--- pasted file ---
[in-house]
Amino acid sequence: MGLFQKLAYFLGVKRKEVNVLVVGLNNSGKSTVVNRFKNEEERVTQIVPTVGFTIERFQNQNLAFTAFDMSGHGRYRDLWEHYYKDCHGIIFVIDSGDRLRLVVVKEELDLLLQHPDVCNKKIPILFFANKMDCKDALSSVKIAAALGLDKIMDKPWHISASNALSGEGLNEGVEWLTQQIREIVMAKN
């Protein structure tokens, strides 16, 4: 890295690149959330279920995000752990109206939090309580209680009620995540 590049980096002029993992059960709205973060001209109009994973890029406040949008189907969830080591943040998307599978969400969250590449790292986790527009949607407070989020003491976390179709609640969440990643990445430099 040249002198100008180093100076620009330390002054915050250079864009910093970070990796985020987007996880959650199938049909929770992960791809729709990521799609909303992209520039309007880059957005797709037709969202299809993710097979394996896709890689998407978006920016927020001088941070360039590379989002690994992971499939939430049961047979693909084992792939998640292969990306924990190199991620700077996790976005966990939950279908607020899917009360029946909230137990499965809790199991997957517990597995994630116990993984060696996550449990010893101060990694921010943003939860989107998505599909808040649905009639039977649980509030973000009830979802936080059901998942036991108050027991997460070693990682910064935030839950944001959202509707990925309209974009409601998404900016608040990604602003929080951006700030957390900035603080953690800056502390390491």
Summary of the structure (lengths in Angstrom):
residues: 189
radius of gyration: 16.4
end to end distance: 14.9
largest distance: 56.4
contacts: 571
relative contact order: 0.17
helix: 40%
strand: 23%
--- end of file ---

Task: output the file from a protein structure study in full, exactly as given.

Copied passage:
[in-house]
Amino acid sequence: MGLFQKLAYFLGVKRKEVNVLVVGLNNSGKSTVVNRFKNEEERVTQIVPTVGFTIERFQNQNLAFTAFDMSGHGRYRDLWEHYYKDCHGIIFVIDSGDRLRLVVVKEELDLLLQHPDVCNKKIPILFFANKMDCKDALSSVKIAAALGLDKIMDKPWHISASNALSGEGLNEGVEWLTQQIREIVMAKN
């Protein structure tokens, strides 16, 4: 890295690149959330279920995000752990109206939090309580209680009620995540 590049980096002029993992059960709205973060001209109009994973890029406040949008189907969830080591943040998307599978969400969250590449790292986790527009949607407070989020003491976390179709609640969440990643990445430099 040249002198100008180093100076620009330390002054915050250079864009910093970070990796985020987007996880959650199938049909929770992960791809729709990521799609909303992209520039309007880059957005797709037709969202299809993710097979394996896709890689998407978006920016927020001088941070360039590379989002690994992971499939939430049961047979693909084992792939998640292969990306924990190199991620700077996790976005966990939950279908607020899917009360029946909230137990499965809790199991997957517990597995994630116990993984060696996550449990010893101060990694921010943003939860989107998505599909808040649905009639039977649980509030973000009830979802936080059901998942036991108050027991997460070693990682910064935030839950944001959202509707990925309209974009409601998404900016608040990604602003929080951006700030957390900035603080953690800056502390390491």
Summary of the structure (lengths in Angstrom):
residues: 189
radius of gyration: 16.4
end to end distance: 14.9
largest distance: 56.4
contacts: 571
relative contact order: 0.17
helix: 40%
strand: 23%